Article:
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Samprimary
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so which seemingly unrelated object will you be advertising in a few months
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krynn
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quote:
Originally posted by theamazeeaz:
I'm rereading Game of Thrones. I glossed over a bunch of stuff the first read, and I'm really enjoying it, especially because I care about more of the minor characters.

I can see that. I read the first four books, but I bet if I went back and started again it would be a much different experience.
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Tatiana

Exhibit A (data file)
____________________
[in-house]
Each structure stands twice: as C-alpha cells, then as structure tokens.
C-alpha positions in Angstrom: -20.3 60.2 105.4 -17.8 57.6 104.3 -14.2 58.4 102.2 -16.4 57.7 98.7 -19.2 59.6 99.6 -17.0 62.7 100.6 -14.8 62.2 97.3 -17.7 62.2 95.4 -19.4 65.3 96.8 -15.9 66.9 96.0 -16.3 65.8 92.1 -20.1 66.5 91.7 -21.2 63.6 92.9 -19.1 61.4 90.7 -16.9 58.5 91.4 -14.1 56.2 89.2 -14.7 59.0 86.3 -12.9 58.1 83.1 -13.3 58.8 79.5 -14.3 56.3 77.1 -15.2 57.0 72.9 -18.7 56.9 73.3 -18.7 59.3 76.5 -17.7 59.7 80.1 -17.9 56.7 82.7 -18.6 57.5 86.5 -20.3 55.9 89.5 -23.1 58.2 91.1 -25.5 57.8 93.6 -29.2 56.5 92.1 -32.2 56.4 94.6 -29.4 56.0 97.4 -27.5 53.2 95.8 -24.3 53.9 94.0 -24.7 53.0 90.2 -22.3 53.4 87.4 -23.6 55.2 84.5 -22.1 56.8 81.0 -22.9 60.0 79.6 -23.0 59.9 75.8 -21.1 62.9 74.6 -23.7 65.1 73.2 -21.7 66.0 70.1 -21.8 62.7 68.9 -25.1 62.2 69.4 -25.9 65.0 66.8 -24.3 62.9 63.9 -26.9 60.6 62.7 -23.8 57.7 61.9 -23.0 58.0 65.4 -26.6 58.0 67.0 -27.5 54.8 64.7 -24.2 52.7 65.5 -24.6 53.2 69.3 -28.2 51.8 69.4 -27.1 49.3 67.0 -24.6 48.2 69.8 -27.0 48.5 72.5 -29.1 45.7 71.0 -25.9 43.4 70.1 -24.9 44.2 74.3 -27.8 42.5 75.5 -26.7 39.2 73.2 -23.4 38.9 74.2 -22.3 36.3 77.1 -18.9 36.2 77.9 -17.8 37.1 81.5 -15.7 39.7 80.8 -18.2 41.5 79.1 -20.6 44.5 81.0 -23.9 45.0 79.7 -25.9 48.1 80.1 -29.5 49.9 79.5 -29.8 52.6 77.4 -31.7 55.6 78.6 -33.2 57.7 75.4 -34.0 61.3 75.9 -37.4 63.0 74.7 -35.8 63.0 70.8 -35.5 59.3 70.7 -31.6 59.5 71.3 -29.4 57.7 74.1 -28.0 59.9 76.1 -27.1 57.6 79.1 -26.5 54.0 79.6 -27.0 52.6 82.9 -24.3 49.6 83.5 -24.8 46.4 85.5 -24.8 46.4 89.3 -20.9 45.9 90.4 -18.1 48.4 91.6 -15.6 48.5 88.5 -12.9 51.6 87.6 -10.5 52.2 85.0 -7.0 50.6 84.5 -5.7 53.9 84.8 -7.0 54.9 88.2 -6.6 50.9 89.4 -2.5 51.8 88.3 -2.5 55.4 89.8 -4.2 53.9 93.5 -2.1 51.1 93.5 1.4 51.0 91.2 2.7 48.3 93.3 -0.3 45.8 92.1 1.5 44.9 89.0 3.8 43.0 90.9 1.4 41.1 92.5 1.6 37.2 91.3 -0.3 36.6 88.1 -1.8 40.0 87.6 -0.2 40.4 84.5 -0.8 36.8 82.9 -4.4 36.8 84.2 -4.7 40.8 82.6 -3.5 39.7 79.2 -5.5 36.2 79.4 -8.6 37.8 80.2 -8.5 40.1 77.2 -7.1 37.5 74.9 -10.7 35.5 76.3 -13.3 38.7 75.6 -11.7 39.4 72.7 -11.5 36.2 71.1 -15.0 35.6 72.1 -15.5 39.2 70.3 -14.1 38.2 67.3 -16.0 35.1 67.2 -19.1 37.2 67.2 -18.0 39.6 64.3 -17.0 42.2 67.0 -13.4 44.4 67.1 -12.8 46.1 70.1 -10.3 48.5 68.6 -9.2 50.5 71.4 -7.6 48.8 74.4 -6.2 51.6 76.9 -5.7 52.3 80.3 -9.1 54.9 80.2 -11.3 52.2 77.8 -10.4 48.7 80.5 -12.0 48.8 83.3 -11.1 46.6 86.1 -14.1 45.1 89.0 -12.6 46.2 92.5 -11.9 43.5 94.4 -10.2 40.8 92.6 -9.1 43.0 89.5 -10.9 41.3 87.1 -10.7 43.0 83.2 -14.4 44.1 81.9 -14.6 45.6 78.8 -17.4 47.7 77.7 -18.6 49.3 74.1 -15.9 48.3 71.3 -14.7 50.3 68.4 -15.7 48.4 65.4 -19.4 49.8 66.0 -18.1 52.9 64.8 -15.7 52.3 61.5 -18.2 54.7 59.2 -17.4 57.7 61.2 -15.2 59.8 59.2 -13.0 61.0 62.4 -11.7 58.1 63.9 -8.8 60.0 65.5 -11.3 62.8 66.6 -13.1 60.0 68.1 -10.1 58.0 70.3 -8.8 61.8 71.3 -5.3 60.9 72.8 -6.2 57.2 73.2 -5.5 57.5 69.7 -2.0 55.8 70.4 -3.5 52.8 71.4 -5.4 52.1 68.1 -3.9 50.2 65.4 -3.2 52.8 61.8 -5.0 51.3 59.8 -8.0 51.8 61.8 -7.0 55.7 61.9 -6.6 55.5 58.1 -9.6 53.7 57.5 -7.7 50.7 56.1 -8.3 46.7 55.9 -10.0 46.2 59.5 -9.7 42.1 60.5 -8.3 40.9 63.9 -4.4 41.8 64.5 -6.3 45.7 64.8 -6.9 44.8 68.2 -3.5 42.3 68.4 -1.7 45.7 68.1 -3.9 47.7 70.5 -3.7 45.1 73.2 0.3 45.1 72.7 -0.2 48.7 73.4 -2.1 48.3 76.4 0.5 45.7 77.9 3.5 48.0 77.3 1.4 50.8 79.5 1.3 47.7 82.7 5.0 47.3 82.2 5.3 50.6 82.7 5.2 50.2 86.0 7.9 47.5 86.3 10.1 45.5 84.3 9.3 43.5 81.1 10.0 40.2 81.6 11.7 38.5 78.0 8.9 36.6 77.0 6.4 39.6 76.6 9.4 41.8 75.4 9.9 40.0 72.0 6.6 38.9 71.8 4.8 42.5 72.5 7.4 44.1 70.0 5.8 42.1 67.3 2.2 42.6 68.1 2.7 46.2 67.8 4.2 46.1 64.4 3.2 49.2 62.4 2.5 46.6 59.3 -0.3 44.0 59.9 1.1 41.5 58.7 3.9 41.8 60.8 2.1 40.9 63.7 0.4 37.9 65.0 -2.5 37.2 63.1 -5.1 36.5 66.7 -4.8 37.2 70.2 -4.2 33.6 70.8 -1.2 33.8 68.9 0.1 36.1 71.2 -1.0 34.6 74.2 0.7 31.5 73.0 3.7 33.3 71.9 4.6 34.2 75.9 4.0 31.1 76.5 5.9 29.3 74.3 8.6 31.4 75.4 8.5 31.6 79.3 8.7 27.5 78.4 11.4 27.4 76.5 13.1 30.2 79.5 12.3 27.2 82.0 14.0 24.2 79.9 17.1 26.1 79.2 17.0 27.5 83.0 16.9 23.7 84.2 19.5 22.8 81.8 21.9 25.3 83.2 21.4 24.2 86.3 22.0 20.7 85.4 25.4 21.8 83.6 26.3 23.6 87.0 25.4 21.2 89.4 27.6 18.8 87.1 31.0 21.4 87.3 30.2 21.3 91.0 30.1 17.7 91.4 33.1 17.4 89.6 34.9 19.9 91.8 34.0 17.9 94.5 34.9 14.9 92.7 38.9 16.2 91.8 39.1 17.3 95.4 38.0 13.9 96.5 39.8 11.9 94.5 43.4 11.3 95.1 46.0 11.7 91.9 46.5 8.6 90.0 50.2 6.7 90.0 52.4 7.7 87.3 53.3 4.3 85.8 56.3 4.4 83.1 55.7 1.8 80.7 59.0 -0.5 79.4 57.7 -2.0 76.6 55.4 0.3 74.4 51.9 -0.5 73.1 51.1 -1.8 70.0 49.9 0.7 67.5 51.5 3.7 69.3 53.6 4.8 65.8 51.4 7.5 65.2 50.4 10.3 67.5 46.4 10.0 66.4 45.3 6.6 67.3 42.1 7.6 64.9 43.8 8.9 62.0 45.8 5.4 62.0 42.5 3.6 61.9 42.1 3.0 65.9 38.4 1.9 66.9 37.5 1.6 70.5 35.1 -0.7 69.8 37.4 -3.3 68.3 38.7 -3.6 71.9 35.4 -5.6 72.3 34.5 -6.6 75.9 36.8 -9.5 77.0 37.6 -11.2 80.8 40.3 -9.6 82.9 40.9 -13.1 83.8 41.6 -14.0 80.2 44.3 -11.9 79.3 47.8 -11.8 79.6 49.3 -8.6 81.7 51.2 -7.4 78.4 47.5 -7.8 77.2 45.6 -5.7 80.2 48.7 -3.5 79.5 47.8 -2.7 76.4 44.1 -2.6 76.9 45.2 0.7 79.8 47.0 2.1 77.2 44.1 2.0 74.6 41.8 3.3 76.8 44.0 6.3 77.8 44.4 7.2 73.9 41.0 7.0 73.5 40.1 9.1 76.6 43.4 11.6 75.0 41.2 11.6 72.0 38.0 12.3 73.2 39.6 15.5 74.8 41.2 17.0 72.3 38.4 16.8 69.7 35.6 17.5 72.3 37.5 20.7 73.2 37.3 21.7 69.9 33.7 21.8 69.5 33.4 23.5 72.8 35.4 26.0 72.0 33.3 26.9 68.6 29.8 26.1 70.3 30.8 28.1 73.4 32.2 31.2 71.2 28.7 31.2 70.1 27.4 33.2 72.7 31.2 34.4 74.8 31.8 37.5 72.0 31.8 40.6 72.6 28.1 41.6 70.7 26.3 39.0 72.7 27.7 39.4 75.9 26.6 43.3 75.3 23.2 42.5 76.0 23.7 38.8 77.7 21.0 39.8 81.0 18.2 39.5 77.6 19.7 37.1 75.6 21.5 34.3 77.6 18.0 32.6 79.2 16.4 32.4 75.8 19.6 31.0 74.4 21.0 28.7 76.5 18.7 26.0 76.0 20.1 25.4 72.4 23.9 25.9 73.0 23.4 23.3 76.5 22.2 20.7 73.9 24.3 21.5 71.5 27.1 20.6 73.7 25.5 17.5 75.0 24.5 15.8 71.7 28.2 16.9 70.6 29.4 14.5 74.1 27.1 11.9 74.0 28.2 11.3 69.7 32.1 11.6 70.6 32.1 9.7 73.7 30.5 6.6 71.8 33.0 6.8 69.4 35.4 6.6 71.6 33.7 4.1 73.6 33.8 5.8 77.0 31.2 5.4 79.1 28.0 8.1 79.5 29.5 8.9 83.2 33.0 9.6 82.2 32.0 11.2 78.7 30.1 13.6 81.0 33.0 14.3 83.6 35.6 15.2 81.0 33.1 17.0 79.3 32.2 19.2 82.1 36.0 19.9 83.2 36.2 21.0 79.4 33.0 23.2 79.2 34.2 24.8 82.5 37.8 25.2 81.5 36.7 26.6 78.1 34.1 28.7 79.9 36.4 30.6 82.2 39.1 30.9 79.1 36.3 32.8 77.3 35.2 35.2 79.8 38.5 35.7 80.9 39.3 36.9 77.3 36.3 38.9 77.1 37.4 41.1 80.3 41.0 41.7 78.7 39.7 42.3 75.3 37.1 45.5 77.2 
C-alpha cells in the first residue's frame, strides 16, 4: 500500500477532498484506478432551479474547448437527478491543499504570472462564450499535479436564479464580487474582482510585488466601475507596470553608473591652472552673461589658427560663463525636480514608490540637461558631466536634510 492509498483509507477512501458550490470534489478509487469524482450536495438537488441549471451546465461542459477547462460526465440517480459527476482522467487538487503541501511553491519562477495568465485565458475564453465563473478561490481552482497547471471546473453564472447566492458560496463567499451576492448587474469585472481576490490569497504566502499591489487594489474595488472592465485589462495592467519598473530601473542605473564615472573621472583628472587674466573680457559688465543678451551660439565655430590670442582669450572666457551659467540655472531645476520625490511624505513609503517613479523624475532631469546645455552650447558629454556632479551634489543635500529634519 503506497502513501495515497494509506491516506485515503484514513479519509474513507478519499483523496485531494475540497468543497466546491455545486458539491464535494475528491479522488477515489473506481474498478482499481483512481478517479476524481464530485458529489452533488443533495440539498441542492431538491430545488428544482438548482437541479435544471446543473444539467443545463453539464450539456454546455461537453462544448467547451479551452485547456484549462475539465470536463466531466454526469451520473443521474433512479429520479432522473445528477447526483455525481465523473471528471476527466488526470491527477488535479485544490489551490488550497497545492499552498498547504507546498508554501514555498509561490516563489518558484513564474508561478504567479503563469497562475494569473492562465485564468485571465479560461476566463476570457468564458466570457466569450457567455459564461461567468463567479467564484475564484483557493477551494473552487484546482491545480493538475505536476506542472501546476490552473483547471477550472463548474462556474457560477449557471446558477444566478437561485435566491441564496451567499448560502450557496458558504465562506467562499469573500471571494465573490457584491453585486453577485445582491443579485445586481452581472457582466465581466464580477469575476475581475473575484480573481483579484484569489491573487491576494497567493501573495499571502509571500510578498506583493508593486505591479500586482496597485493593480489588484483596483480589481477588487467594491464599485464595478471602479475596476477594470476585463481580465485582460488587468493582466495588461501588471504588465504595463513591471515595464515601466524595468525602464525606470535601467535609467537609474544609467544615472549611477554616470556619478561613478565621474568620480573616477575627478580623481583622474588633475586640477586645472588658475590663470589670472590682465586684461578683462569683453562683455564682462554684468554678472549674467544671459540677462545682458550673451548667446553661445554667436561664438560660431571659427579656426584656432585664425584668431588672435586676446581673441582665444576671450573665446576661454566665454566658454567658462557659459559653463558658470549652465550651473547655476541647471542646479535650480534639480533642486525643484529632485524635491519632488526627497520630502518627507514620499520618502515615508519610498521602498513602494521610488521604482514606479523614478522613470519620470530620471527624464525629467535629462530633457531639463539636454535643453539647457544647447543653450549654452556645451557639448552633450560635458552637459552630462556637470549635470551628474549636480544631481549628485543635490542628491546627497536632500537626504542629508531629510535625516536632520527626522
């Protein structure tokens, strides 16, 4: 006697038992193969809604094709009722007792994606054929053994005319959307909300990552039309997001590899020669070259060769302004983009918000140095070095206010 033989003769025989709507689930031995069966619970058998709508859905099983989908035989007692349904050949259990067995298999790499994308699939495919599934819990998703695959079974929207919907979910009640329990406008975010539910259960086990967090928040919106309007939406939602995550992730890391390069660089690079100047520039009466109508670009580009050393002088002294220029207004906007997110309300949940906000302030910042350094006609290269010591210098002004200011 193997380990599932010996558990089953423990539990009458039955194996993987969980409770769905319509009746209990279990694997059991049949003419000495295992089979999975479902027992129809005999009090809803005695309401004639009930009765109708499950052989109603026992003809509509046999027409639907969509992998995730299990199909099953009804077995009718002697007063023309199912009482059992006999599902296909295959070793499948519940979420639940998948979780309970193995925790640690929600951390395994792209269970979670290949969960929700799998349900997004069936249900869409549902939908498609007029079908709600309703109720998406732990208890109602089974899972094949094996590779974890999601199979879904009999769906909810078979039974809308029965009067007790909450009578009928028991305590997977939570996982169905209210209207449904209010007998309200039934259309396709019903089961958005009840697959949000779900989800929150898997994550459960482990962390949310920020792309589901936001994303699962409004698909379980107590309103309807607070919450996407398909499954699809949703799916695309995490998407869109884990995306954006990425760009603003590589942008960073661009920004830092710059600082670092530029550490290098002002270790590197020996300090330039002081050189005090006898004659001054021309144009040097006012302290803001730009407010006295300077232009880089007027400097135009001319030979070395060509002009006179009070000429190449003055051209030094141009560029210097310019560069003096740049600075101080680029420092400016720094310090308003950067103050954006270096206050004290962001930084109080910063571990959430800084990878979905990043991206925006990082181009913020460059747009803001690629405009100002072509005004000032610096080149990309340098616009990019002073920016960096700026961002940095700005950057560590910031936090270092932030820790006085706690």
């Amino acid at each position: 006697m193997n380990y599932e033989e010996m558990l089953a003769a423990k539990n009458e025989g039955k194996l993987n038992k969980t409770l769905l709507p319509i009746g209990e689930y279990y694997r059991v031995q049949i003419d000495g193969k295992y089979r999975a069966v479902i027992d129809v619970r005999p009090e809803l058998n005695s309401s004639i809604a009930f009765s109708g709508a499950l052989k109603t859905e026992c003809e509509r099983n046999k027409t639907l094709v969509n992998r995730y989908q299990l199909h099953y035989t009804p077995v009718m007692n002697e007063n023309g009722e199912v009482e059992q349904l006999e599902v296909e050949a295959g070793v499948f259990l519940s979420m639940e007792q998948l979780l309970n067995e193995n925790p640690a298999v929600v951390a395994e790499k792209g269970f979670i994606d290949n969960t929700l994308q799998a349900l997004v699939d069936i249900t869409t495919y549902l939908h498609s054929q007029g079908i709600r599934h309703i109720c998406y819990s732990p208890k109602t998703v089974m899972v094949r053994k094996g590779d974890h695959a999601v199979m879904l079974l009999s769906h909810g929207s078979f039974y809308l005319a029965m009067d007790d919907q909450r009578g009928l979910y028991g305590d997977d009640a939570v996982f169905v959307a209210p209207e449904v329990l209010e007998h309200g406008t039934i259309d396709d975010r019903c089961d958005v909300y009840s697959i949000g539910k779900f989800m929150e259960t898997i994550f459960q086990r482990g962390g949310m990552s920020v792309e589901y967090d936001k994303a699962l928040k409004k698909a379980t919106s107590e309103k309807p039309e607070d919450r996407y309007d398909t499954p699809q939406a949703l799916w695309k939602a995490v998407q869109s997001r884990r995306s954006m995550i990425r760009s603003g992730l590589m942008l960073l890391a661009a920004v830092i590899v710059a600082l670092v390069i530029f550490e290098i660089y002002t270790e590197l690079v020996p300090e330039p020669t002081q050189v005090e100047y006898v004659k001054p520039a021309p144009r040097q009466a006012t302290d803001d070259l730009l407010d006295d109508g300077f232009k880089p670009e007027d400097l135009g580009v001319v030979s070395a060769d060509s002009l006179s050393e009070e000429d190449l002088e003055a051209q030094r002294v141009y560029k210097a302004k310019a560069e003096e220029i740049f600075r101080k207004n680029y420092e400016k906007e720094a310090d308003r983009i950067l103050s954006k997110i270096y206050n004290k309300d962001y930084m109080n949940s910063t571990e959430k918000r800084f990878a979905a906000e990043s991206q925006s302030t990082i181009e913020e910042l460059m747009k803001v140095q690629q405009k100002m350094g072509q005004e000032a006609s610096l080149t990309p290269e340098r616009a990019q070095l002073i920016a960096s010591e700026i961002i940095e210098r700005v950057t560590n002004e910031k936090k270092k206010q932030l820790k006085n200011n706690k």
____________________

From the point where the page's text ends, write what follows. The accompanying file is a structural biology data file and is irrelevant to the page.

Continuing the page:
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I read Stories of Your Life and Others, by Ted Chiang, mainly because everyone seemed to love that movie made from one of them. They were good. Worth reading, and had interesting ideas. But not good enough that I will seek out all his books and read the others.
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kmbboots
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Rereading Sherlock Holmes.
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Szymon
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Margaret Atwood. I find it terryfing, as the future she conjures sounds more probable than most science fiction stories I've ever read.
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Heisenberg